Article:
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Molly Sweeney

Written by Brian Friel

Directed by Cathy MW Kurz

February 23 - March 10*

First Central Congregational Church

*March 1 Performance w/ Audio Description

In this year’s annual BSB tribute to Irish writers, Molly Sweeney, Irish master playwright Brian Friel illuminates the difference between seeing and knowing in a story told through three shifting perspectives:  that of Molly, a fiercely independent, lifelong blind woman; her husband, Frank; and Mr. Rice, the doctor who believes he might restore her eyesight.

Who are these people? What do they want and why? Does Molly want to regain her eyesight? Yes.  Perhaps.

 

But what "vision" will blaze through that towering framework of perspective that Frank and Rice have long come to embrace. What will be true? She doesn't know. And neither do they.

"The Universe is not obliged to conform to what we consider comfortable or plausible."

-Carl Sagan

How do you know what you know?  And what does it mean: to know

Who constructed the magical frame through which we "determine reality"? Physics and dimension and spiritual stirring and chemistry and sensing and morality and philosophy and the resonance of intuition and music and words and breath and movement.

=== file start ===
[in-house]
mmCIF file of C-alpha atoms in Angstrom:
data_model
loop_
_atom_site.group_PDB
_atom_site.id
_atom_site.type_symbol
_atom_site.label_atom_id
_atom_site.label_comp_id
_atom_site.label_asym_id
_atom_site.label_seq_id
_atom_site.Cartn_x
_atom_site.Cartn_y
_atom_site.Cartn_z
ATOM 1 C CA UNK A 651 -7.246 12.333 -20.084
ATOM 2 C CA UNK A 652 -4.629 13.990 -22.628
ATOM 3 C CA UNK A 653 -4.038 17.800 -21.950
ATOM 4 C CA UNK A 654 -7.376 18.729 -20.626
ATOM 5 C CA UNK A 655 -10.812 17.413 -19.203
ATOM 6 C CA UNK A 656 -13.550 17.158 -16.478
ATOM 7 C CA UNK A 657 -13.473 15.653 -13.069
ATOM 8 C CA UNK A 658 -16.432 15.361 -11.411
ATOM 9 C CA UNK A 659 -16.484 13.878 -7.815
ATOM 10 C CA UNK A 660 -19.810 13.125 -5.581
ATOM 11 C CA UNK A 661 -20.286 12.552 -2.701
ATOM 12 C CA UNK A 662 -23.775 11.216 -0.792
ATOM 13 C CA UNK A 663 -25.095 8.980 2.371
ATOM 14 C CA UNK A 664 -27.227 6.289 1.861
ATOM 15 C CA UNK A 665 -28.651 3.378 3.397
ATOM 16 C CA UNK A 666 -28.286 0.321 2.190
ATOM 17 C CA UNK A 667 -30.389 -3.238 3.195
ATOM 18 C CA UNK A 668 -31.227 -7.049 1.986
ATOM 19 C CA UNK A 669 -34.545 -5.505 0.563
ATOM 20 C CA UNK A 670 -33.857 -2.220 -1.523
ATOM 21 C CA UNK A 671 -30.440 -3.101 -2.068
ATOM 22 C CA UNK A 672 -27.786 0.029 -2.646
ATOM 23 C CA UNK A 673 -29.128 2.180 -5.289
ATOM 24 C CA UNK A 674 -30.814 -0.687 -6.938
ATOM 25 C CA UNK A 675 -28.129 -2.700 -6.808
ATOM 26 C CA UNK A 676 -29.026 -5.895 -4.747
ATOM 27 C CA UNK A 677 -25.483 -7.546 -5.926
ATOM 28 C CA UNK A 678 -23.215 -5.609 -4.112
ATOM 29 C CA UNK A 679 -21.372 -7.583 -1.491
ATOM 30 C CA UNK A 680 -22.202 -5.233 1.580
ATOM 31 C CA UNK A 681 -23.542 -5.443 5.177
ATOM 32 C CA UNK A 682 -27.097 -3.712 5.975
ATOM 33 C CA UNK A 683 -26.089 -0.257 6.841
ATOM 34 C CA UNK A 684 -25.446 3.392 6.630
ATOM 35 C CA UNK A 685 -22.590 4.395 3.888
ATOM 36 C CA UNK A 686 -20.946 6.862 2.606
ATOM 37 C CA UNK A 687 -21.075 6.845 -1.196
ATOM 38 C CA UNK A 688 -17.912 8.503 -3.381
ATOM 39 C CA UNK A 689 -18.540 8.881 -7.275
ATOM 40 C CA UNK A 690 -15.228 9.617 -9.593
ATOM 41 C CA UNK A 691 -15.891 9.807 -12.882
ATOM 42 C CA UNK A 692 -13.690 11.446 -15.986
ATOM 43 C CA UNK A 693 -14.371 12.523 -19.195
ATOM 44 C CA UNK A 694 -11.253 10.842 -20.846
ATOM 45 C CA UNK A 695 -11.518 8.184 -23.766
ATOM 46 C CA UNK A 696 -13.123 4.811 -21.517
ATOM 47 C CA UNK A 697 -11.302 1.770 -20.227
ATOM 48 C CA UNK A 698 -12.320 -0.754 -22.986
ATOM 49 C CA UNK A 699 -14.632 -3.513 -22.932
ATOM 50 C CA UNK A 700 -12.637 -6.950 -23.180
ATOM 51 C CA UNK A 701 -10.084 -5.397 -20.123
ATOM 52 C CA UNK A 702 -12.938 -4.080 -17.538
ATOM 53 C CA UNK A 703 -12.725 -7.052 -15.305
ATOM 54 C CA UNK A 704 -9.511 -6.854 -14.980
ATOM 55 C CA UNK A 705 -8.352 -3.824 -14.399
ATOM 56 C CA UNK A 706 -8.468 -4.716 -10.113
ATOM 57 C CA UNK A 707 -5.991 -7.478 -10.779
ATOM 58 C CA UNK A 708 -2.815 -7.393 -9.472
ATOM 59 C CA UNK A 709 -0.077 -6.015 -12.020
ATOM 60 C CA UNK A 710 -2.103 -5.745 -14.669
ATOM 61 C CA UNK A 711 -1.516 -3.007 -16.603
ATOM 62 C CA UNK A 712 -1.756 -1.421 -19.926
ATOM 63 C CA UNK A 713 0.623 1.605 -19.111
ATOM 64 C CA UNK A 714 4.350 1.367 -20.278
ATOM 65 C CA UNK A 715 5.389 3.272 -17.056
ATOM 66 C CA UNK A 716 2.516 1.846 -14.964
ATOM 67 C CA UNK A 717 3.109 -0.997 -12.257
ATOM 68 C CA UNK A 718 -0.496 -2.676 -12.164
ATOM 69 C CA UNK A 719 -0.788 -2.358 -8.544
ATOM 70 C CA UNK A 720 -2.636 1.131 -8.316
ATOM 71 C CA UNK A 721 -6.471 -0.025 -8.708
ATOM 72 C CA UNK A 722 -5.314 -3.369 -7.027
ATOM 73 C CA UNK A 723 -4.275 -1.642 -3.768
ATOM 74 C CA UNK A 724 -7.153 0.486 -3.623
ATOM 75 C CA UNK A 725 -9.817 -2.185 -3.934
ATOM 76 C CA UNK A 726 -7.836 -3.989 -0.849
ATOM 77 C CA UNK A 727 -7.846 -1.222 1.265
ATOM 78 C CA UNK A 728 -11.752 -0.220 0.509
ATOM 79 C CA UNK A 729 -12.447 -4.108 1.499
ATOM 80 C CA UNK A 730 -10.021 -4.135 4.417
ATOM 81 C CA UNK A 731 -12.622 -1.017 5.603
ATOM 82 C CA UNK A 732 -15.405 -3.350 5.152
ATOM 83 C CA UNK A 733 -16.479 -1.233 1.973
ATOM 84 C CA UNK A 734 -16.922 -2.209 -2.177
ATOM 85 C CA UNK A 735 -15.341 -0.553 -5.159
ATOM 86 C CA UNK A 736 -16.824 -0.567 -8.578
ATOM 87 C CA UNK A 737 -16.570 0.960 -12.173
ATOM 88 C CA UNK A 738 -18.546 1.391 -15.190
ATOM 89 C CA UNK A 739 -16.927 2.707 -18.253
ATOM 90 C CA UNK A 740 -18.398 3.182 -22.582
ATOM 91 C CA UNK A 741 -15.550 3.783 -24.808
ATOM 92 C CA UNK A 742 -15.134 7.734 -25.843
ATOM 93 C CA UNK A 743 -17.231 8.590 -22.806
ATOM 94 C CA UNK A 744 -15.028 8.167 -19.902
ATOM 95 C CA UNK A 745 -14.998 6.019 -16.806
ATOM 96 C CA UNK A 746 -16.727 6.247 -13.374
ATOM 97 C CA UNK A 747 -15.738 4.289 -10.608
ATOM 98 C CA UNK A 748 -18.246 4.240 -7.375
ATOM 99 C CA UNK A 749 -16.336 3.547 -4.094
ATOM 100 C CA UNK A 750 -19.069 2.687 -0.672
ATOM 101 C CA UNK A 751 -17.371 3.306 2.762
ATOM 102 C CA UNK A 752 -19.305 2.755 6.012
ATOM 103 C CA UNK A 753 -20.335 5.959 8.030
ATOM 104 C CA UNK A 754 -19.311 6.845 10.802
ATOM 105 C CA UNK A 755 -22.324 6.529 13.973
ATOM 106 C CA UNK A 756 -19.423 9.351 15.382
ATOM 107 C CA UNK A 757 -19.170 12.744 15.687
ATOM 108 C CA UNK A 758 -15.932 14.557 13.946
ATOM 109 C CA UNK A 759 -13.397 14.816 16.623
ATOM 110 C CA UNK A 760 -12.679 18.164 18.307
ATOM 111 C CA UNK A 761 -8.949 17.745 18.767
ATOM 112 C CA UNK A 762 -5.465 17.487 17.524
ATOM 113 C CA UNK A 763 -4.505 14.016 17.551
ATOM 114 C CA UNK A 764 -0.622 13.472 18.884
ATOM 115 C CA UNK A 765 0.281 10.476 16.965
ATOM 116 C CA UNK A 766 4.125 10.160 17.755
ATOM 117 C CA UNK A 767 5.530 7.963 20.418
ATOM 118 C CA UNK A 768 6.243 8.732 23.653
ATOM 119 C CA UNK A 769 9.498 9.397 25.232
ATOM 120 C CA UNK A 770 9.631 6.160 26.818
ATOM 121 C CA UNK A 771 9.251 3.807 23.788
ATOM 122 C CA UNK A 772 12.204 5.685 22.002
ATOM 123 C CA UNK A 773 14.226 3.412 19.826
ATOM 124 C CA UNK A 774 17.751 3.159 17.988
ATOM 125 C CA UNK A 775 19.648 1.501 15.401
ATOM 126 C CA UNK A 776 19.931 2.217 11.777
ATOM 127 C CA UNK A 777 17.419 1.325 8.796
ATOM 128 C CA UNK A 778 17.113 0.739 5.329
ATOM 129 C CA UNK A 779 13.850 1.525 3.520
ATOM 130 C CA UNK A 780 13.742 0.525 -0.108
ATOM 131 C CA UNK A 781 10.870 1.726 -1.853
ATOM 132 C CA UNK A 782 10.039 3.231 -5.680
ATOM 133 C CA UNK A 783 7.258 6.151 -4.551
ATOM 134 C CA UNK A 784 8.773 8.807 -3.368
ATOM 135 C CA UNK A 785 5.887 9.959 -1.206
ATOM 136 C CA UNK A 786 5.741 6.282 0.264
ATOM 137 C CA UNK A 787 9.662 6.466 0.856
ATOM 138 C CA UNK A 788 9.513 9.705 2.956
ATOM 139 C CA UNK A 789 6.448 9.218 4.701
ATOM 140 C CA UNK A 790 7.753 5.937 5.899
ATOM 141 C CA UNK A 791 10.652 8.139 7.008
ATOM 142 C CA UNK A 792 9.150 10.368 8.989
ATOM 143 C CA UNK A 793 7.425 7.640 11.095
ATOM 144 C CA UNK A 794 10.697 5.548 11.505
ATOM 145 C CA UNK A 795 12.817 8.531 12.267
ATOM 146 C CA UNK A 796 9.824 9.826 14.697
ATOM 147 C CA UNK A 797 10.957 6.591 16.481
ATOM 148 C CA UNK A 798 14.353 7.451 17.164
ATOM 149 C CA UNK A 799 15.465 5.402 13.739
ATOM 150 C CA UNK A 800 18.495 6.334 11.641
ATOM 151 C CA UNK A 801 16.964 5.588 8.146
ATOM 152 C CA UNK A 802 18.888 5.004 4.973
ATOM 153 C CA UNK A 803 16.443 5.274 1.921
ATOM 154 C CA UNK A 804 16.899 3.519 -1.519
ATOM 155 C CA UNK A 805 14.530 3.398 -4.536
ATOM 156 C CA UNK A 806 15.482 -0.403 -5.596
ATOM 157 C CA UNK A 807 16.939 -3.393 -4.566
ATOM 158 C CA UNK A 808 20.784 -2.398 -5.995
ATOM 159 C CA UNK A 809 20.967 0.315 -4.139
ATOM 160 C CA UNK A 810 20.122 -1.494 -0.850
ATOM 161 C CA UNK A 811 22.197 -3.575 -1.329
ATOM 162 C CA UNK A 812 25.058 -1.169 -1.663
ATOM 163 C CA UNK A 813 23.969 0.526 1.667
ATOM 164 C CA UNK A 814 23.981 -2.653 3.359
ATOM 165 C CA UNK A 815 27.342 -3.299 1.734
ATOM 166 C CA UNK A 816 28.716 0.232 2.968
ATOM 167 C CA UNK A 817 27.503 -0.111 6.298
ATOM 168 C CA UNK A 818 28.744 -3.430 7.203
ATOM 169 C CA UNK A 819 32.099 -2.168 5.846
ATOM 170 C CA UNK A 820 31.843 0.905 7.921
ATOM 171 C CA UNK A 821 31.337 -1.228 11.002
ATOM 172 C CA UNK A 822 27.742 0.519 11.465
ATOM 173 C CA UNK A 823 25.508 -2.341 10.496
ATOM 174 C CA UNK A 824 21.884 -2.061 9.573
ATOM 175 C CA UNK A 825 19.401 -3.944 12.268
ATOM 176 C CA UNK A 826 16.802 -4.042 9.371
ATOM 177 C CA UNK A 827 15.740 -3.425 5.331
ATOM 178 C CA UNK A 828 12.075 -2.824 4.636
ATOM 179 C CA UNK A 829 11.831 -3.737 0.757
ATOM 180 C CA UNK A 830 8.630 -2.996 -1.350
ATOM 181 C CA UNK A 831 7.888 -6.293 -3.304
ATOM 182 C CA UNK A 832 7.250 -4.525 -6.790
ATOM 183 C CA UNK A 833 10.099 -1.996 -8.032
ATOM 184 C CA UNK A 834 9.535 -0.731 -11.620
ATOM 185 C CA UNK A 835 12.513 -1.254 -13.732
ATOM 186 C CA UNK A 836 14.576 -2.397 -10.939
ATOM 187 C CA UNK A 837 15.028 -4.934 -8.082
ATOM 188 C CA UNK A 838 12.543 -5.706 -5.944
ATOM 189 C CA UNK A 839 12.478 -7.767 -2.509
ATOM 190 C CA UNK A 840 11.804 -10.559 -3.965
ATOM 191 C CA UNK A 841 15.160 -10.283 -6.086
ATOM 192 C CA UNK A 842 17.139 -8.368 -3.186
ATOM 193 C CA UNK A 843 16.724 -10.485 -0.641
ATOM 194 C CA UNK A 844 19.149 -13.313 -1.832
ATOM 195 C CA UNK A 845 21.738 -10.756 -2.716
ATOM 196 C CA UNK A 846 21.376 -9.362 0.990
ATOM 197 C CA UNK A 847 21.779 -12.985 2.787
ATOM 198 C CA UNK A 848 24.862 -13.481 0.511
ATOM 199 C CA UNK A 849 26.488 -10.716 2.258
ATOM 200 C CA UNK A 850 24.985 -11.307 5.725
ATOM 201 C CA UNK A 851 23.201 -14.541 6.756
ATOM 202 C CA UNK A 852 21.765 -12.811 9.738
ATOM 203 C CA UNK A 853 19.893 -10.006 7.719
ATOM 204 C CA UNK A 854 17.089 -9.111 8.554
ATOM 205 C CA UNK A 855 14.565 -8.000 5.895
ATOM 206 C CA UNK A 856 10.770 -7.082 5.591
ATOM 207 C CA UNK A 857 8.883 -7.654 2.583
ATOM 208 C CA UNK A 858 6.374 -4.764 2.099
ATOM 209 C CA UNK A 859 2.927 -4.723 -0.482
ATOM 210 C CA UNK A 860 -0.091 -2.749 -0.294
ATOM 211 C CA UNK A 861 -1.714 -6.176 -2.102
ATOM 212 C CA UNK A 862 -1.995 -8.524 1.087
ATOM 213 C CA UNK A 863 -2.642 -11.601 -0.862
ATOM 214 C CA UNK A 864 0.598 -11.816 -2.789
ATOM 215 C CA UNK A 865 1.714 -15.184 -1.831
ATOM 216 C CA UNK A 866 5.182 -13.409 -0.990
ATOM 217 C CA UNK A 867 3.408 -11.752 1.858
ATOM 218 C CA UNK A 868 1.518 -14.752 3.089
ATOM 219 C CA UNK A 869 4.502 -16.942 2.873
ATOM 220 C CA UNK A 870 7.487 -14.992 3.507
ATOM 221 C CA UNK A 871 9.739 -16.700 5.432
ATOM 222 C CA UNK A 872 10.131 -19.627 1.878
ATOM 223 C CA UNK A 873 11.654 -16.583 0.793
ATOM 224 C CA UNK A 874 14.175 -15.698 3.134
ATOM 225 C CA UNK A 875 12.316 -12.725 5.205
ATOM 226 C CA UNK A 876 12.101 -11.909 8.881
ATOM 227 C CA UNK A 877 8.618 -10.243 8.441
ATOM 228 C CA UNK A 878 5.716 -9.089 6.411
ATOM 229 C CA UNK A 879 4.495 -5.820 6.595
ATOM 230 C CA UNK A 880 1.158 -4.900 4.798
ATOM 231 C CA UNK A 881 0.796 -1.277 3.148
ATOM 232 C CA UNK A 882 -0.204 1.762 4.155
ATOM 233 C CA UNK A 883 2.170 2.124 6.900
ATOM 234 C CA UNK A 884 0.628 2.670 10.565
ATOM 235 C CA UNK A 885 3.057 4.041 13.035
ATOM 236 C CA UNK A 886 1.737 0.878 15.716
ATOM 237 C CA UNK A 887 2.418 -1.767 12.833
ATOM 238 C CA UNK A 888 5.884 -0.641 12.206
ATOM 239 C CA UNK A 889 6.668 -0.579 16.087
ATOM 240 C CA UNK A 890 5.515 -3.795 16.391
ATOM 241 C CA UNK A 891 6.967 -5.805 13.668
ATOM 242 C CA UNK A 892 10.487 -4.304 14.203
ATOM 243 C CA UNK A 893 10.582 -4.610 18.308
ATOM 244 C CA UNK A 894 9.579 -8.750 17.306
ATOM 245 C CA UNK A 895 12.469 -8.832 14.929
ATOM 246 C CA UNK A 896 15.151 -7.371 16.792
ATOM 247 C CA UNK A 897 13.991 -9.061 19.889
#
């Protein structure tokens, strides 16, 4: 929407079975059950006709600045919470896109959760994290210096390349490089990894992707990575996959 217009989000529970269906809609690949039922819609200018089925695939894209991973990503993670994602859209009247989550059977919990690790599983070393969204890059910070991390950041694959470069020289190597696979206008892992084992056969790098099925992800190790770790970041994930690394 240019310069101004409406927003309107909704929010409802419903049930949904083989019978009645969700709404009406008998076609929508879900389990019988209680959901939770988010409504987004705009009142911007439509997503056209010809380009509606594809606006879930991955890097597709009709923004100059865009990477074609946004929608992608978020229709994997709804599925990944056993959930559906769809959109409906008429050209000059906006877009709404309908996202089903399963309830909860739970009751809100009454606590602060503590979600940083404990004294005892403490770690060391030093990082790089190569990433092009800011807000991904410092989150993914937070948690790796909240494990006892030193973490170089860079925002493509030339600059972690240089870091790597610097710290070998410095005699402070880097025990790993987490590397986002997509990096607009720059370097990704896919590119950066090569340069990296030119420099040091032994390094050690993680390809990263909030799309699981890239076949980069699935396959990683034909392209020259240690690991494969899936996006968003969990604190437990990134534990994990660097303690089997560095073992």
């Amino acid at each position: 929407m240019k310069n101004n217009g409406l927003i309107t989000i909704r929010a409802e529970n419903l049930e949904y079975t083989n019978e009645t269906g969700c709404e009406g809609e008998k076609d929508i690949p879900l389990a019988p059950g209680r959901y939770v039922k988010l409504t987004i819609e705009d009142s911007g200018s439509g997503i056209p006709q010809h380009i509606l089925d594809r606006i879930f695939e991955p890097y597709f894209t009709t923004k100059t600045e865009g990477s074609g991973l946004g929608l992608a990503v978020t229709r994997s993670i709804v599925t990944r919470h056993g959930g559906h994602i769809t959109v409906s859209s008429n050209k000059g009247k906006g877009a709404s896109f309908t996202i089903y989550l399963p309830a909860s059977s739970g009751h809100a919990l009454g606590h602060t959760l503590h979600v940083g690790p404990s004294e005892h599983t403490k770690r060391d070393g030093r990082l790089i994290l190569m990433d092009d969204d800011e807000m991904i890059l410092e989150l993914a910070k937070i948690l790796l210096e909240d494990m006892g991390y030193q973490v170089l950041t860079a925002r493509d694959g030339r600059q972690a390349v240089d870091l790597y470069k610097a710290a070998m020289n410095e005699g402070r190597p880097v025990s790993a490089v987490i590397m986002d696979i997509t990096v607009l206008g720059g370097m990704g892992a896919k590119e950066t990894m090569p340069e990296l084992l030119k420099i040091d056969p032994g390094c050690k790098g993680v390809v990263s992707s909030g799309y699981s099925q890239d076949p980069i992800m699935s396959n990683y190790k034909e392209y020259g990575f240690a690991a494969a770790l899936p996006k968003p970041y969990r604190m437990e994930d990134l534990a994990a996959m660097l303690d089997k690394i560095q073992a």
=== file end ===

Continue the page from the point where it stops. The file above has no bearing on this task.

Because, you know, it was constructed. We learn it through our teachers, families, reading, experience, history, rules. And through our eyesight. And without it. And then, we think, we know. And we tack up another "reality" on the board for all to learn and accept.

Like a massive camera, that order-making frame directs what we perceive with a lens so wide we forget it's there. And millions of generations of humans have directed our "free" vision of eye and mind's eye through it.  It exhilarates and reveals. It limits and stifles. It's often true. Sometimes it is not. Sometimes, both at once.

Featuring: Melissa King, Scott Working, and Michael Lyon.

Stage Management by Sabrina Kinney. Directed by Cathy M. W. Kurz.

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REVIEWS

". . .  an astonishing work, one that acutely examines its characters and asks us to make similar observations of ourselves. Not least important, it’s a highly entertaining play, often delivering laughs while posing its questions.  . . .Those questions stay with you." (New York Times)

"So good it actually made me shiver." (Wall Street Journal )

 

"Emotional, comical, scientific, and philosophical . . . moving performance." (The New Yorker)

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